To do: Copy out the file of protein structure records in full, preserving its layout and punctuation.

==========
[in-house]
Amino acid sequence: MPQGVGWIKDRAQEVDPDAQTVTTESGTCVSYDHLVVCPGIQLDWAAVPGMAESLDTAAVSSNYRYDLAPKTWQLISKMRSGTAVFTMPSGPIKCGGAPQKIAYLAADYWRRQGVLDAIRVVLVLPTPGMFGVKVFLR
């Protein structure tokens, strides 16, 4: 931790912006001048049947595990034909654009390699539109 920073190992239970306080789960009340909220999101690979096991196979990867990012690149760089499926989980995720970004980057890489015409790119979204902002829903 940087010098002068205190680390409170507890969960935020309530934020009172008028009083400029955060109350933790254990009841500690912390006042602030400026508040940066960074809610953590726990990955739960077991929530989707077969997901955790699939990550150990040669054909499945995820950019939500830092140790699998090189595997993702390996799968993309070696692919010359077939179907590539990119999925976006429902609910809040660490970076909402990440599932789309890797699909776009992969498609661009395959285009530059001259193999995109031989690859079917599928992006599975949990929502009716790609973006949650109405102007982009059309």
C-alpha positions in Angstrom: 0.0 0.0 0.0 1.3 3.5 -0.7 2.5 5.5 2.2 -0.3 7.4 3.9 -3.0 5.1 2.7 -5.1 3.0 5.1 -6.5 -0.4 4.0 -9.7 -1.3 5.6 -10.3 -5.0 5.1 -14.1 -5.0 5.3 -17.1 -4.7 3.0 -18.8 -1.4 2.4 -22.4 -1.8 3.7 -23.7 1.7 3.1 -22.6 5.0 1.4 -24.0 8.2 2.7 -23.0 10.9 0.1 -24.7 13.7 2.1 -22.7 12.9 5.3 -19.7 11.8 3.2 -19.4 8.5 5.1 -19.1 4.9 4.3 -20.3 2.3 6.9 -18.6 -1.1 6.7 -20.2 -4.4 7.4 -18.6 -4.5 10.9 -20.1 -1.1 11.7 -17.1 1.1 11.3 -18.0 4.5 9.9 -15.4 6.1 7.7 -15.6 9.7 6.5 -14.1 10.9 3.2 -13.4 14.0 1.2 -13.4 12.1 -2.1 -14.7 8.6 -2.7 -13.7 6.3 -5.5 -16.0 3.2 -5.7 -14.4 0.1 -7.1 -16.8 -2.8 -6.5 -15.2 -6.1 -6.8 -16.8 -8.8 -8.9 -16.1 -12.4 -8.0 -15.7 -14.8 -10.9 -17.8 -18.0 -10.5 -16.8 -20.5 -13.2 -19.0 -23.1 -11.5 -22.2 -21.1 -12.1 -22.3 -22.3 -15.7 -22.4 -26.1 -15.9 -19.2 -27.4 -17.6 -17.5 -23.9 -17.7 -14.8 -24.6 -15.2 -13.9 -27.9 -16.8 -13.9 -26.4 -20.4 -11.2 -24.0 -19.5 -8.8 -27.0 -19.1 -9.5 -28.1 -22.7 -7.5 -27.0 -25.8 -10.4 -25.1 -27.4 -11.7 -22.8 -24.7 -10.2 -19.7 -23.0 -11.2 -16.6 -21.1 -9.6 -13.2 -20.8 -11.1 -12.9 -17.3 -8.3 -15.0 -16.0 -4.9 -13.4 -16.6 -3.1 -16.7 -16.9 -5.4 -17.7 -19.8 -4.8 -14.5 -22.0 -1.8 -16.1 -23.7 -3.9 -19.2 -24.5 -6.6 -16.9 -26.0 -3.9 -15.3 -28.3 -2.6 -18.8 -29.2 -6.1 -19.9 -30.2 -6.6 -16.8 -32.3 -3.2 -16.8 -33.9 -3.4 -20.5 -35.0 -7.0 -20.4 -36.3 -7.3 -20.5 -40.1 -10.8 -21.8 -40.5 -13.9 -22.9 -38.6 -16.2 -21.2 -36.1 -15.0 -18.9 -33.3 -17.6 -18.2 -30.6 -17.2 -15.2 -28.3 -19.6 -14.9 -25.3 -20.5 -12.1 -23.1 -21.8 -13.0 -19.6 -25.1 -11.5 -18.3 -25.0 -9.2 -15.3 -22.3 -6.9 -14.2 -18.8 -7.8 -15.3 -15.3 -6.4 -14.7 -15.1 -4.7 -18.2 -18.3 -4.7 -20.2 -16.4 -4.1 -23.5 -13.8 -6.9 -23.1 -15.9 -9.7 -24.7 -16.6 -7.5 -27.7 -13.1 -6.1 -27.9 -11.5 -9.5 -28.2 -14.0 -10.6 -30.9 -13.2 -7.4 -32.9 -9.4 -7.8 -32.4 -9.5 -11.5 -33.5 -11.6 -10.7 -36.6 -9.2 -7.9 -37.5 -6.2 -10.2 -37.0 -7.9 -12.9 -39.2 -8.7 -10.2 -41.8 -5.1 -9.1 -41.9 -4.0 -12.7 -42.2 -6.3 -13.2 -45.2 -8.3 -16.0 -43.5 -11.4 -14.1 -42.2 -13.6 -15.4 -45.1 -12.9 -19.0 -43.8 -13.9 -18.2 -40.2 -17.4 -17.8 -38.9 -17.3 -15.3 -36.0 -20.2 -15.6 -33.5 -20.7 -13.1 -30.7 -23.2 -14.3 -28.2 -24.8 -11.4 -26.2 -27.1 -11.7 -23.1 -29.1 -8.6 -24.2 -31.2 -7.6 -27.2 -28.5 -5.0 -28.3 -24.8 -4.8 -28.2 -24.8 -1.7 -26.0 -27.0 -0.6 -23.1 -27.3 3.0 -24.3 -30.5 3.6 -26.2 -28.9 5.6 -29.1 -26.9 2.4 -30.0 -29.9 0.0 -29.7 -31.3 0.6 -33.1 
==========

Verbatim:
[in-house]
Amino acid sequence: MPQGVGWIKDRAQEVDPDAQTVTTESGTCVSYDHLVVCPGIQLDWAAVPGMAESLDTAAVSSNYRYDLAPKTWQLISKMRSGTAVFTMPSGPIKCGGAPQKIAYLAADYWRRQGVLDAIRVVLVLPTPGMFGVKVFLR
């Protein structure tokens, strides 16, 4: 931790912006001048049947595990034909654009390699539109 920073190992239970306080789960009340909220999101690979096991196979990867990012690149760089499926989980995720970004980057890489015409790119979204902002829903 940087010098002068205190680390409170507890969960935020309530934020009172008028009083400029955060109350933790254990009841500690912390006042602030400026508040940066960074809610953590726990990955739960077991929530989707077969997901955790699939990550150990040669054909499945995820950019939500830092140790699998090189595997993702390996799968993309070696692919010359077939179907590539990119999925976006429902609910809040660490970076909402990440599932789309890797699909776009992969498609661009395959285009530059001259193999995109031989690859079917599928992006599975949990929502009716790609973006949650109405102007982009059309």
C-alpha positions in Angstrom: 0.0 0.0 0.0 1.3 3.5 -0.7 2.5 5.5 2.2 -0.3 7.4 3.9 -3.0 5.1 2.7 -5.1 3.0 5.1 -6.5 -0.4 4.0 -9.7 -1.3 5.6 -10.3 -5.0 5.1 -14.1 -5.0 5.3 -17.1 -4.7 3.0 -18.8 -1.4 2.4 -22.4 -1.8 3.7 -23.7 1.7 3.1 -22.6 5.0 1.4 -24.0 8.2 2.7 -23.0 10.9 0.1 -24.7 13.7 2.1 -22.7 12.9 5.3 -19.7 11.8 3.2 -19.4 8.5 5.1 -19.1 4.9 4.3 -20.3 2.3 6.9 -18.6 -1.1 6.7 -20.2 -4.4 7.4 -18.6 -4.5 10.9 -20.1 -1.1 11.7 -17.1 1.1 11.3 -18.0 4.5 9.9 -15.4 6.1 7.7 -15.6 9.7 6.5 -14.1 10.9 3.2 -13.4 14.0 1.2 -13.4 12.1 -2.1 -14.7 8.6 -2.7 -13.7 6.3 -5.5 -16.0 3.2 -5.7 -14.4 0.1 -7.1 -16.8 -2.8 -6.5 -15.2 -6.1 -6.8 -16.8 -8.8 -8.9 -16.1 -12.4 -8.0 -15.7 -14.8 -10.9 -17.8 -18.0 -10.5 -16.8 -20.5 -13.2 -19.0 -23.1 -11.5 -22.2 -21.1 -12.1 -22.3 -22.3 -15.7 -22.4 -26.1 -15.9 -19.2 -27.4 -17.6 -17.5 -23.9 -17.7 -14.8 -24.6 -15.2 -13.9 -27.9 -16.8 -13.9 -26.4 -20.4 -11.2 -24.0 -19.5 -8.8 -27.0 -19.1 -9.5 -28.1 -22.7 -7.5 -27.0 -25.8 -10.4 -25.1 -27.4 -11.7 -22.8 -24.7 -10.2 -19.7 -23.0 -11.2 -16.6 -21.1 -9.6 -13.2 -20.8 -11.1 -12.9 -17.3 -8.3 -15.0 -16.0 -4.9 -13.4 -16.6 -3.1 -16.7 -16.9 -5.4 -17.7 -19.8 -4.8 -14.5 -22.0 -1.8 -16.1 -23.7 -3.9 -19.2 -24.5 -6.6 -16.9 -26.0 -3.9 -15.3 -28.3 -2.6 -18.8 -29.2 -6.1 -19.9 -30.2 -6.6 -16.8 -32.3 -3.2 -16.8 -33.9 -3.4 -20.5 -35.0 -7.0 -20.4 -36.3 -7.3 -20.5 -40.1 -10.8 -21.8 -40.5 -13.9 -22.9 -38.6 -16.2 -21.2 -36.1 -15.0 -18.9 -33.3 -17.6 -18.2 -30.6 -17.2 -15.2 -28.3 -19.6 -14.9 -25.3 -20.5 -12.1 -23.1 -21.8 -13.0 -19.6 -25.1 -11.5 -18.3 -25.0 -9.2 -15.3 -22.3 -6.9 -14.2 -18.8 -7.8 -15.3 -15.3 -6.4 -14.7 -15.1 -4.7 -18.2 -18.3 -4.7 -20.2 -16.4 -4.1 -23.5 -13.8 -6.9 -23.1 -15.9 -9.7 -24.7 -16.6 -7.5 -27.7 -13.1 -6.1 -27.9 -11.5 -9.5 -28.2 -14.0 -10.6 -30.9 -13.2 -7.4 -32.9 -9.4 -7.8 -32.4 -9.5 -11.5 -33.5 -11.6 -10.7 -36.6 -9.2 -7.9 -37.5 -6.2 -10.2 -37.0 -7.9 -12.9 -39.2 -8.7 -10.2 -41.8 -5.1 -9.1 -41.9 -4.0 -12.7 -42.2 -6.3 -13.2 -45.2 -8.3 -16.0 -43.5 -11.4 -14.1 -42.2 -13.6 -15.4 -45.1 -12.9 -19.0 -43.8 -13.9 -18.2 -40.2 -17.4 -17.8 -38.9 -17.3 -15.3 -36.0 -20.2 -15.6 -33.5 -20.7 -13.1 -30.7 -23.2 -14.3 -28.2 -24.8 -11.4 -26.2 -27.1 -11.7 -23.1 -29.1 -8.6 -24.2 -31.2 -7.6 -27.2 -28.5 -5.0 -28.3 -24.8 -4.8 -28.2 -24.8 -1.7 -26.0 -27.0 -0.6 -23.1 -27.3 3.0 -24.3 -30.5 3.6 -26.2 -28.9 5.6 -29.1 -26.9 2.4 -30.0 -29.9 0.0 -29.7 -31.3 0.6 -33.1 